The very young parts of the branches are edible, raw or cooked. They should be picked in spring, reddish and very tender. They can be prepared in the same way as wild asparagus. The flavour is slightly bitter. Alternatively, they can be infused in brandy with sugar cane syrup to make a liqueur. If you come across a herd of goats, or even Smurfs, you should know that they love to eat this plant!

On a more serious note, the name sarsaparilla is borrowed from the Portuguese and Spanish "salsa/zarza" - "parrilla", literally "bramble" and "trellis", a perfect literal description of the plant.
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12 At the end of the Escourtines valley, the pétanque pitch and the sheds
In 1876 Pascalis Buret bought the calanque of Sormiou for her daughter, Marie. Married to the Comte de Ferry, she loved writing and poetry, and her works can be found under the pen name Marie de Sormiou. With her husband, they built a large house, "le château", and a first series of cottages, "cabanons".

The former home of the Ferry couple is now the Château restaurant.

The first occupants of the cabanons were exclusively men. They used the cabanons for shelter and to store their fishing nets. This was particularly true for those who came on foot from the village of Mazargues. As the 20th century progressed, the cabanon became a leisure resort for modest Marseillais. The advent of paid holidays democratised their use, and since 1975, when a decree classified the Calanque de Sormiou, there have been a total of 127 cabanons, none of which are owned by the local residents.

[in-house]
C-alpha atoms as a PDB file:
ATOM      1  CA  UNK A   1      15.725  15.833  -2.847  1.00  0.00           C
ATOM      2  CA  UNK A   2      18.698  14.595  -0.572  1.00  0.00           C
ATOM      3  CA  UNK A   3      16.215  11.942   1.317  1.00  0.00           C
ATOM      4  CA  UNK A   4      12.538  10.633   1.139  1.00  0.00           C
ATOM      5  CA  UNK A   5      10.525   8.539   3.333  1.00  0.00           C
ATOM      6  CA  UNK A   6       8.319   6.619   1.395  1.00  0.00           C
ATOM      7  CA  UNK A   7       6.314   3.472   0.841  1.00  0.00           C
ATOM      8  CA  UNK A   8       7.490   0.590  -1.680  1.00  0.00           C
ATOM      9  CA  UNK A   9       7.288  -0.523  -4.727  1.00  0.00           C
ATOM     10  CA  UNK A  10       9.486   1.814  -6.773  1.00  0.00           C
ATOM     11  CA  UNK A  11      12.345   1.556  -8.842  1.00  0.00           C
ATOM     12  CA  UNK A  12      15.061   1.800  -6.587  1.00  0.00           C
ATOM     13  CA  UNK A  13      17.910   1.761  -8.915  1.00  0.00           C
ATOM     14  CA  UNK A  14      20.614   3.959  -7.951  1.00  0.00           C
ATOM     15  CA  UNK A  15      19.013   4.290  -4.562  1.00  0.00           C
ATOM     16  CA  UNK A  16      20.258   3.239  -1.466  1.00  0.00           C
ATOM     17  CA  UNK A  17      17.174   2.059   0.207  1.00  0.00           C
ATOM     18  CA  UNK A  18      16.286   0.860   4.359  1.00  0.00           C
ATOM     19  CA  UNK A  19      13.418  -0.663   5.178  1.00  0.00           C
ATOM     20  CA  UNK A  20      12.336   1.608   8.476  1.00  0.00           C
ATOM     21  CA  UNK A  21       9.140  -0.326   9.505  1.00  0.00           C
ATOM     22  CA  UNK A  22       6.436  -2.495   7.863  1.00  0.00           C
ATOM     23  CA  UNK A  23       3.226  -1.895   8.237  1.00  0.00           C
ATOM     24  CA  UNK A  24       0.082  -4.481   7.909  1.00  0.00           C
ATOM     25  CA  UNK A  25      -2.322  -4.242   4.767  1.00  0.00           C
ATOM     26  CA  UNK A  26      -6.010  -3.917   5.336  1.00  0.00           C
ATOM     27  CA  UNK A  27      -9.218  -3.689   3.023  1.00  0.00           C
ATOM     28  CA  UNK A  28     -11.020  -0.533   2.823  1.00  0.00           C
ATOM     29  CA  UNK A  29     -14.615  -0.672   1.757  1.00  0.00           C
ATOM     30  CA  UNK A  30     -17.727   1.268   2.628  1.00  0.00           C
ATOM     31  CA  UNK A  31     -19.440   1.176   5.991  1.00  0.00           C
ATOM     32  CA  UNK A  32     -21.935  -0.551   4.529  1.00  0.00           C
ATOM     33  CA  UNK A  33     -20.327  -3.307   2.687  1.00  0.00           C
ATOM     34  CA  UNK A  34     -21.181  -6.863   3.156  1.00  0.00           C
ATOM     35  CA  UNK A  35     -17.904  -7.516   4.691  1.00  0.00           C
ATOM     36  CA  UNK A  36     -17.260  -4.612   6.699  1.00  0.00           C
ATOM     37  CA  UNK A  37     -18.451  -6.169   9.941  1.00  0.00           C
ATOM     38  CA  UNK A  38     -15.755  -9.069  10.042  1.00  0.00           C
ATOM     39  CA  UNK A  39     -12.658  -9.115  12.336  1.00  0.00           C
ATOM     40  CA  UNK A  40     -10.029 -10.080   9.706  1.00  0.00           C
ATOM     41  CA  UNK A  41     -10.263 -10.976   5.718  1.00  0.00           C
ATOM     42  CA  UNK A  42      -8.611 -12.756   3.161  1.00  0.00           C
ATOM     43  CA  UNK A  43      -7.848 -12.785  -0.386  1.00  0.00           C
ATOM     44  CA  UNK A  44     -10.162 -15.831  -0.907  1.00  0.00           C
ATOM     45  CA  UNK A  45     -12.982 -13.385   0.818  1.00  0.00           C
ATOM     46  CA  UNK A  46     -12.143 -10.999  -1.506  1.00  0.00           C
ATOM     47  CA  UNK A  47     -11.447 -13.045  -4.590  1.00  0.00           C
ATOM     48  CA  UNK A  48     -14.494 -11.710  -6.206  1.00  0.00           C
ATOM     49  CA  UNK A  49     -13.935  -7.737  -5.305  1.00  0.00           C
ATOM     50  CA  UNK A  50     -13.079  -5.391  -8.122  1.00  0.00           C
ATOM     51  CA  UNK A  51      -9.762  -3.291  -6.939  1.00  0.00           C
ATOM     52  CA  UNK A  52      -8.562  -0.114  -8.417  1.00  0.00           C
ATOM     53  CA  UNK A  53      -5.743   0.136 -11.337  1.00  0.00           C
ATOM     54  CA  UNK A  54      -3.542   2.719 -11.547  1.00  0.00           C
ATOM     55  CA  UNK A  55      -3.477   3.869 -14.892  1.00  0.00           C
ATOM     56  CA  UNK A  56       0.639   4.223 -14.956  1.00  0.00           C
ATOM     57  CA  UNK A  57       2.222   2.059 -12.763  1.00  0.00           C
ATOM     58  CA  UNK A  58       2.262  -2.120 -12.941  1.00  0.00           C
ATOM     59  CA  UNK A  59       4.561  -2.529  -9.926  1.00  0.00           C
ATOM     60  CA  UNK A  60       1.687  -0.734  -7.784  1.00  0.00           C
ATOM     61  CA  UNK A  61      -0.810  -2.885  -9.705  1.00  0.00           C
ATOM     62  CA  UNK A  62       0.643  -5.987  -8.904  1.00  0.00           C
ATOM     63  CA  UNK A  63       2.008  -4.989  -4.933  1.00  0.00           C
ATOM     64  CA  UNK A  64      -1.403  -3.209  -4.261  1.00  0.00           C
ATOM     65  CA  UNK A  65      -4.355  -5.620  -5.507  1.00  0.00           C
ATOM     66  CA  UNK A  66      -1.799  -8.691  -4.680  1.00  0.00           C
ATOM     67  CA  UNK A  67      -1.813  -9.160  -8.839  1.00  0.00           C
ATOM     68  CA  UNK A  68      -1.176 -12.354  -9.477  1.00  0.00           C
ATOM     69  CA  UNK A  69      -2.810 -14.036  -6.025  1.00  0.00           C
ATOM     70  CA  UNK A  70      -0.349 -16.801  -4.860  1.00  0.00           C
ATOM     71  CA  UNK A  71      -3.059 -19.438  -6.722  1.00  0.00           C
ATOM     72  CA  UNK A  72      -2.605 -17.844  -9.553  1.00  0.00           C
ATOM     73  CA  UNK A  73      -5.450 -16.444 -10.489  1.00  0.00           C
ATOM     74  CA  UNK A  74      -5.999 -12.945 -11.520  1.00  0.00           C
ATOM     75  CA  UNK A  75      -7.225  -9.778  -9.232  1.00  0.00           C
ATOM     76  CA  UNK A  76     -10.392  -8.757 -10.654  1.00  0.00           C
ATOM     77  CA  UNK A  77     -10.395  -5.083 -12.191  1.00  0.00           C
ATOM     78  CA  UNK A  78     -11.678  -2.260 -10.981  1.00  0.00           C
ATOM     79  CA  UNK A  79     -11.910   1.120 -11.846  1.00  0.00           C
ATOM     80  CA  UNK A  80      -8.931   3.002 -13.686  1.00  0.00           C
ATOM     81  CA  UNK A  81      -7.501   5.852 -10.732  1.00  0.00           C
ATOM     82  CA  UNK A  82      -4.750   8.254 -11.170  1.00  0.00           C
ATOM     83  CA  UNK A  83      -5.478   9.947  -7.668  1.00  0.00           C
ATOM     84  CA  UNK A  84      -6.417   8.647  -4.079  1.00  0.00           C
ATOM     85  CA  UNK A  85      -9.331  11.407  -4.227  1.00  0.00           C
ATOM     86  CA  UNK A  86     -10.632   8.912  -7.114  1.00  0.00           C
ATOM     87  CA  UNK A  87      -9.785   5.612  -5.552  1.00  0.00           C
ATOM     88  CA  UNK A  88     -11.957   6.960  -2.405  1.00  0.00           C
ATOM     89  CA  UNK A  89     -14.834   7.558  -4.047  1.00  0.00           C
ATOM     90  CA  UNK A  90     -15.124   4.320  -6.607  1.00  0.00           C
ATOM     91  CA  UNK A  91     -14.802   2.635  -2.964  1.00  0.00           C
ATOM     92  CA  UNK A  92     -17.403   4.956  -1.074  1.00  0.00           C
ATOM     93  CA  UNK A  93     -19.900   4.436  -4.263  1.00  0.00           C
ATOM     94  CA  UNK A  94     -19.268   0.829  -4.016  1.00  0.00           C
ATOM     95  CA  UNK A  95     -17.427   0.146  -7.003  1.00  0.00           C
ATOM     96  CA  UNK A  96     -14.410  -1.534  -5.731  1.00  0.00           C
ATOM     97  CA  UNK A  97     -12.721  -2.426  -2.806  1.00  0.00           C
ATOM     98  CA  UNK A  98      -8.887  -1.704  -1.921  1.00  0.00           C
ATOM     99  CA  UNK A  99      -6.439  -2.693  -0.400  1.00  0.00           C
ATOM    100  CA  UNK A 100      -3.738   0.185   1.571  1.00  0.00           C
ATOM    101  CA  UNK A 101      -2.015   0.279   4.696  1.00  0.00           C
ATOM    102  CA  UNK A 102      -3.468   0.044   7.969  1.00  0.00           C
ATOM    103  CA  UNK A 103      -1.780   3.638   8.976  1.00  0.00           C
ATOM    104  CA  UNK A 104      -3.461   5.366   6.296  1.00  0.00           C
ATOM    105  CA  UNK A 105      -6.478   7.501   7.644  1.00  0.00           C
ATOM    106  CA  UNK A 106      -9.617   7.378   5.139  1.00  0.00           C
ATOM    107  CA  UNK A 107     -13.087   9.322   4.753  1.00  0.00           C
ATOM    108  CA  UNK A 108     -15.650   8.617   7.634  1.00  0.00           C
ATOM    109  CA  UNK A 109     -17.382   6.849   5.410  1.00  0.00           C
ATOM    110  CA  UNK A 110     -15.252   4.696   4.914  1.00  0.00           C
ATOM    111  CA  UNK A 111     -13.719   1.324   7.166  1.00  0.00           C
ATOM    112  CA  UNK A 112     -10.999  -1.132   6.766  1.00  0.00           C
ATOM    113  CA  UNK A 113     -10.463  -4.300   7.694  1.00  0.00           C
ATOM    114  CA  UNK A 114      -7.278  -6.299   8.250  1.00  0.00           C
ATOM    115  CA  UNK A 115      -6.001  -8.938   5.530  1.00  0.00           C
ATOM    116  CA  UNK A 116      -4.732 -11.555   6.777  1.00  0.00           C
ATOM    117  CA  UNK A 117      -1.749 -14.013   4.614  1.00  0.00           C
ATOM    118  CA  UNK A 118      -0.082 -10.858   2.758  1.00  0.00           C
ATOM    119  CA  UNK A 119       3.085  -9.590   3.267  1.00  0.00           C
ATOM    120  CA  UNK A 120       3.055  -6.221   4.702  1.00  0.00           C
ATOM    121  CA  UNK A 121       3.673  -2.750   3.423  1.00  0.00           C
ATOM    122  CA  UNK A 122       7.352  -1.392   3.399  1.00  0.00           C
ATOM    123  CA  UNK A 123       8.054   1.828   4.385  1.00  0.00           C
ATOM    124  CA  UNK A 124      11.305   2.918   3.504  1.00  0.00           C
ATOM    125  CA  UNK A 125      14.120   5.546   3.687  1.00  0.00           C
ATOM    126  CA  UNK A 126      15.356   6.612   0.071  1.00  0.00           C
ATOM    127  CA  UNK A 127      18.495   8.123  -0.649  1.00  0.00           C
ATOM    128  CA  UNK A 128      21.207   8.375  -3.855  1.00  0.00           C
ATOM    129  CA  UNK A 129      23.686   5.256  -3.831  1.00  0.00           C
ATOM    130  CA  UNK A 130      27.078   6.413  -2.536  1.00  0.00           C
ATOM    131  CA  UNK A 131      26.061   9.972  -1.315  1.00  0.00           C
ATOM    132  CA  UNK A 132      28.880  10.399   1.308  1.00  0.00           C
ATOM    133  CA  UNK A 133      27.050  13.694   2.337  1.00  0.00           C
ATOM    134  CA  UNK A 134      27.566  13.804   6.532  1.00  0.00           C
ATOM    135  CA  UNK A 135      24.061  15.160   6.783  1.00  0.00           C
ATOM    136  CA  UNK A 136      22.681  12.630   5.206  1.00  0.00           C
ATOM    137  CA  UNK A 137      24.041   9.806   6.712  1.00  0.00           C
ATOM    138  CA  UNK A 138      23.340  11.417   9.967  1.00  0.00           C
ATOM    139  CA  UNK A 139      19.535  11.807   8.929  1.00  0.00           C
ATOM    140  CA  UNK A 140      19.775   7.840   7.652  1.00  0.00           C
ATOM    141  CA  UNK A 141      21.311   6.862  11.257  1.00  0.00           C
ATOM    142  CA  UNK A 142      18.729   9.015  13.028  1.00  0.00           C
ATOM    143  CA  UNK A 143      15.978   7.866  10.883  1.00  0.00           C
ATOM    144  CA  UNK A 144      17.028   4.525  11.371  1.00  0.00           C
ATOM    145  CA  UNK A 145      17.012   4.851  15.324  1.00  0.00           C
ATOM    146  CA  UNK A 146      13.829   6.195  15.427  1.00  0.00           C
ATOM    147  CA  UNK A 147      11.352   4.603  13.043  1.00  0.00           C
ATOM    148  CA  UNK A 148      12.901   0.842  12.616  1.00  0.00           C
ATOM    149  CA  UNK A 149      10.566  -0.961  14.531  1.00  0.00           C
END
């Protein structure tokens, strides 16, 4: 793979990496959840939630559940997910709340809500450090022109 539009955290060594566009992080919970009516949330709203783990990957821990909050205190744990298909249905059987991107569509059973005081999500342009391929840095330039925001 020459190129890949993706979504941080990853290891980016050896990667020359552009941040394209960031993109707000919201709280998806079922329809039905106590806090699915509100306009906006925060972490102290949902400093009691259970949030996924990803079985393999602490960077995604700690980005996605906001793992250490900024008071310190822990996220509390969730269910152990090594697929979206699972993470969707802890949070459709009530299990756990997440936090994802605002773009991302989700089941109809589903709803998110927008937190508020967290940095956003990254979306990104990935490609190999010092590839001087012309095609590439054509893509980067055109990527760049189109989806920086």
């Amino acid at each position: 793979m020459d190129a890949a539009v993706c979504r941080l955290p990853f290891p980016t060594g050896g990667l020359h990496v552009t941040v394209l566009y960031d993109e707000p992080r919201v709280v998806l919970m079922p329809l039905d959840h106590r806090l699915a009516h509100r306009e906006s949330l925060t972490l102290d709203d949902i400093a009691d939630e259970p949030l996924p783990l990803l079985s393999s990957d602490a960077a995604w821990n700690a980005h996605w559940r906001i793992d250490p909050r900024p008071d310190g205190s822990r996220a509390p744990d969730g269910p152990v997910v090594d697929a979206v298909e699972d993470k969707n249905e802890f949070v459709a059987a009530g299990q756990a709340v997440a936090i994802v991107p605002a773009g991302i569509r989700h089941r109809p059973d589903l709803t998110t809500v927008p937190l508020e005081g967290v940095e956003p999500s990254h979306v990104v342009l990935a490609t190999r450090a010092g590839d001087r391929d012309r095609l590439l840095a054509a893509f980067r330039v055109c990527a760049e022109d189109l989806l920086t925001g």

To date, the cabanons have no electricity or running water.

Living in the cabanon, as a "cabanonier", is a veritable art of living, fabulously described in the Marseilles song "un petit cabanon" by Henri Alibert.

When you reach the harbour, take the wide path on your right that leads to another inhabited part of the calanque.
13 Directions to the beach
Here, turn left twice to find stairs leading down to the beach. Follow the shoreline and then turn right up another set of stairs that lead back up to the car park and the Château restaurant.
14 Restaurant le Château
Former home of Marie de Sormiou.
15 Start of the ascent of the red path
You have reached the starting point for the last major effort you will have to make, in the sunshine, to climb back up to the pass. Keep your breath and your water supply under control as you begin the ascent, which will take around forty minutes. The markings are always red.
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16 The Sormiou thumb
As you walk up the red path to the Col des Baumettes, you pass one of the many climbing spots in the heart of the Parc National des Calanques. In this case, the "pouce" (thumb), which corresponds to a needle well out of the way. The site offers nine routes, suitable for children, with equipment dating back to 1992. In 2008, the routes were refitted with stainless steel anchors by Pierre Clarac. The maximum height is 25 metres.
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285 meters of difference in height
  • Maximum altitude : 197 m
  • Total positive elevation : 285 m
  • Total negative elevation : -265 m
  • Max positive elevation : 171 m
  • Min positive elevation : -184 m
  • Services
    • Pets welcome